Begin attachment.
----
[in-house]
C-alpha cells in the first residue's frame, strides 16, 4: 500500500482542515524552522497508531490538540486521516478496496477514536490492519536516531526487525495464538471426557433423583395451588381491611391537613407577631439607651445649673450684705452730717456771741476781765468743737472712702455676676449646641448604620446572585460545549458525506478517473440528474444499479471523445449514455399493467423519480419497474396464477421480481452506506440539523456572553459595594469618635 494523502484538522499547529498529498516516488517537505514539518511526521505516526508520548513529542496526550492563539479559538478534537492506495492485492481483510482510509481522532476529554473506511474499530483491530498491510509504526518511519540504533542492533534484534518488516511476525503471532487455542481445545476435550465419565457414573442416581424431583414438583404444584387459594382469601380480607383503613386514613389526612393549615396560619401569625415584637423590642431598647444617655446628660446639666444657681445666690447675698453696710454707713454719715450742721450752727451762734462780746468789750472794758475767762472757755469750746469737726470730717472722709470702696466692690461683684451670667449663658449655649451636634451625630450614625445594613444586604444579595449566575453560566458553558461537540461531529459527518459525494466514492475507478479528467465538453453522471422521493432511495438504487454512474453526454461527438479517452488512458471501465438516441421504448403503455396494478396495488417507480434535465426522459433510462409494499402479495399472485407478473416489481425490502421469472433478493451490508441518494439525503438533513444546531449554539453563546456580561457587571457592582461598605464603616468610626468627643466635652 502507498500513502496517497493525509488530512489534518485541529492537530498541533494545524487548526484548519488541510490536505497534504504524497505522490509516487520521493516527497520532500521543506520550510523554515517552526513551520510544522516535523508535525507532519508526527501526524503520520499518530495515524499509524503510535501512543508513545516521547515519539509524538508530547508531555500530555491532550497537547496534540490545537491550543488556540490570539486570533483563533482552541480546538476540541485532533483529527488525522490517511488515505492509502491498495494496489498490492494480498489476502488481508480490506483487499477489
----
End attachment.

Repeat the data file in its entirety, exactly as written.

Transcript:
[in-house]
C-alpha cells in the first residue's frame, strides 16, 4: 500500500482542515524552522497508531490538540486521516478496496477514536490492519536516531526487525495464538471426557433423583395451588381491611391537613407577631439607651445649673450684705452730717456771741476781765468743737472712702455676676449646641448604620446572585460545549458525506478517473440528474444499479471523445449514455399493467423519480419497474396464477421480481452506506440539523456572553459595594469618635 494523502484538522499547529498529498516516488517537505514539518511526521505516526508520548513529542496526550492563539479559538478534537492506495492485492481483510482510509481522532476529554473506511474499530483491530498491510509504526518511519540504533542492533534484534518488516511476525503471532487455542481445545476435550465419565457414573442416581424431583414438583404444584387459594382469601380480607383503613386514613389526612393549615396560619401569625415584637423590642431598647444617655446628660446639666444657681445666690447675698453696710454707713454719715450742721450752727451762734462780746468789750472794758475767762472757755469750746469737726470730717472722709470702696466692690461683684451670667449663658449655649451636634451625630450614625445594613444586604444579595449566575453560566458553558461537540461531529459527518459525494466514492475507478479528467465538453453522471422521493432511495438504487454512474453526454461527438479517452488512458471501465438516441421504448403503455396494478396495488417507480434535465426522459433510462409494499402479495399472485407478473416489481425490502421469472433478493451490508441518494439525503438533513444546531449554539453563546456580561457587571457592582461598605464603616468610626468627643466635652 502507498500513502496517497493525509488530512489534518485541529492537530498541533494545524487548526484548519488541510490536505497534504504524497505522490509516487520521493516527497520532500521543506520550510523554515517552526513551520510544522516535523508535525507532519508526527501526524503520520499518530495515524499509524503510535501512543508513545516521547515519539509524538508530547508531555500530555491532550497537547496534540490545537491550543488556540490570539486570533483563533482552541480546538476540541485532533483529527488525522490517511488515505492509502491498495494496489498490492494480498489476502488481508480490506483487499477489